Quantifying the Behavior of Recurring Slope Lineae (RSL)

Wednesday, 17 December 2014
Ethan I Schaefer1, Alfred S McEwen1, Sarah Mattson1 and Lujendra Ojha2, (1)University of Arizona, Tucson, AZ, United States, (2)Georgia Institute of Technology Main Campus, Atlanta, GA, United States
Is liquid water flowing near the surface of Mars today? If recurring slope lineae (RSL) on Mars are effectively ephemeral trickles of water, consistent with observational evidence, where is this water coming from, what is its volume, what is its salinity, is it flowing on the surface or just beneath, and when does it flow during the course of the day? Without an in situ or hovering platform or new orbital instruments, these questions cannot be answered directly, but quantification of RSL behavior seen by Mars Reconnaissance Orbiter coupled with physical modeling can be leveraged to infer answers. As a first step, we are mapping all 100+ lineae in Tivat crater (45.93° S, 9.53° E, in Noachis Terra) across 14 images spanning three active seasons (Mars Years 29-31) at the ~25 cm pixel scale of the High Resolution Imaging Science Experiment (HiRISE). We are simultaneously quantifying these RSL and their evolution using a suite of measurements including length, area, sinuosity, concavity index, etc. By tracking each linea across each season, we are capturing the “life cycle” of each flow rather than merely the general evolution of the population, as has been the focus of previous studies. It is this life cycle, and its variability, that physical models must reproduce. Because so little is known about RSL, we are careful in our analyses to manage the bias caused by assuming a specific mechanism. For example, observed gaps in dark lineae could be interpreted as either separating distinct, aligned surface flows or merely reflecting a patchy expression of a single continuous subsurface flow, so we allow for both interpretations.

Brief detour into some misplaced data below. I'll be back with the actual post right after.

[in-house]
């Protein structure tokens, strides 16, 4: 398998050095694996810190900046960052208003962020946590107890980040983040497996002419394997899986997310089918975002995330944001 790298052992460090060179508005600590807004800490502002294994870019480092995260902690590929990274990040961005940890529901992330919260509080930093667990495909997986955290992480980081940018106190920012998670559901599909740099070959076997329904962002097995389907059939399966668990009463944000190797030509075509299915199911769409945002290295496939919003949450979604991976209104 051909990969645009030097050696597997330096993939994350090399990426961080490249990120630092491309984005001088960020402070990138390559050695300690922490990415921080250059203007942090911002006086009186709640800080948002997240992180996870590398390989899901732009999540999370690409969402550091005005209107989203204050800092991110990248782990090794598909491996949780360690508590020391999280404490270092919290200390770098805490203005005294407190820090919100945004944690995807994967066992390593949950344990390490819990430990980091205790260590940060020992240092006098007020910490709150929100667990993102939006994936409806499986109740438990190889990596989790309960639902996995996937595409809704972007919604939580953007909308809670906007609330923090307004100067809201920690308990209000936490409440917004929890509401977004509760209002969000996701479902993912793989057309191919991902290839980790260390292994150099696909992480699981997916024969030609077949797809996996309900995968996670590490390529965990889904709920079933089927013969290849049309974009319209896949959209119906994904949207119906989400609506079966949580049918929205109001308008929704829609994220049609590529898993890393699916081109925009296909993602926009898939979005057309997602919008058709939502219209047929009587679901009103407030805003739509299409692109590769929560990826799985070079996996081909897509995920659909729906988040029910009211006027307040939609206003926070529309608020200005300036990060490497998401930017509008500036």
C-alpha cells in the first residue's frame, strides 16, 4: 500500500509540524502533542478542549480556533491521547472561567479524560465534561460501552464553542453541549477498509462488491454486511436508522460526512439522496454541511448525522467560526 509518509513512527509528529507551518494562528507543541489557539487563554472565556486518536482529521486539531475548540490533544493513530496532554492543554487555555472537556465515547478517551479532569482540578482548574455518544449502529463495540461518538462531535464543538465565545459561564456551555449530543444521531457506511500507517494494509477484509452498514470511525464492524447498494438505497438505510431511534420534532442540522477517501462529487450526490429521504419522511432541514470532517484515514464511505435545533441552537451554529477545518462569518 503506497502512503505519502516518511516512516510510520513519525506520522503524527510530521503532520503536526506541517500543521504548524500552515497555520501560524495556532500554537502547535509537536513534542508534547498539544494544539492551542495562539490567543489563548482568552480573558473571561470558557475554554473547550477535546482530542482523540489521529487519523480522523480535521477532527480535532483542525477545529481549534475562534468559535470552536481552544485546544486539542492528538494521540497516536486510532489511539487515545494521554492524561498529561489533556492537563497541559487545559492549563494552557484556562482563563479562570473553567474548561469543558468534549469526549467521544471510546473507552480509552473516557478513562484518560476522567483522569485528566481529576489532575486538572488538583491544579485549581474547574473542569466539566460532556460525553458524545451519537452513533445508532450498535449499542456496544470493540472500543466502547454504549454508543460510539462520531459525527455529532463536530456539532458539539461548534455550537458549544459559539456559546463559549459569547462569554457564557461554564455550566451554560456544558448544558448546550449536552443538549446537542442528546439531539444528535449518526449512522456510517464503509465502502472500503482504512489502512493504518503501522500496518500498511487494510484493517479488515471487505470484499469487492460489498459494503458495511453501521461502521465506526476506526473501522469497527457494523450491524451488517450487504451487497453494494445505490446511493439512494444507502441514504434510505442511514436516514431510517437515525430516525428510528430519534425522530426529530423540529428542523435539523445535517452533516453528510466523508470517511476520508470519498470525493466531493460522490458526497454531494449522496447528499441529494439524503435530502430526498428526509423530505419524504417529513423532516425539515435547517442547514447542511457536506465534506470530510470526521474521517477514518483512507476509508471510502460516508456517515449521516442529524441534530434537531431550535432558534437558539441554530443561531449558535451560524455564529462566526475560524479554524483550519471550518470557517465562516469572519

Preliminary results at Tivat suggest that RSL decelerate over the course of each season, and that the concavity of crater slopes is only a secondary factor in this deceleration. RSL also do not always appear to flow strictly down-gradient, but may be controlled by topography below the resolution of HiRISE terrain models. There may also be a change in the rate of downslope propagation across the season, which would have implications for the source of the water and/or the nature of the coupling of RSL activity to temperature. We will extend our study to other key sites.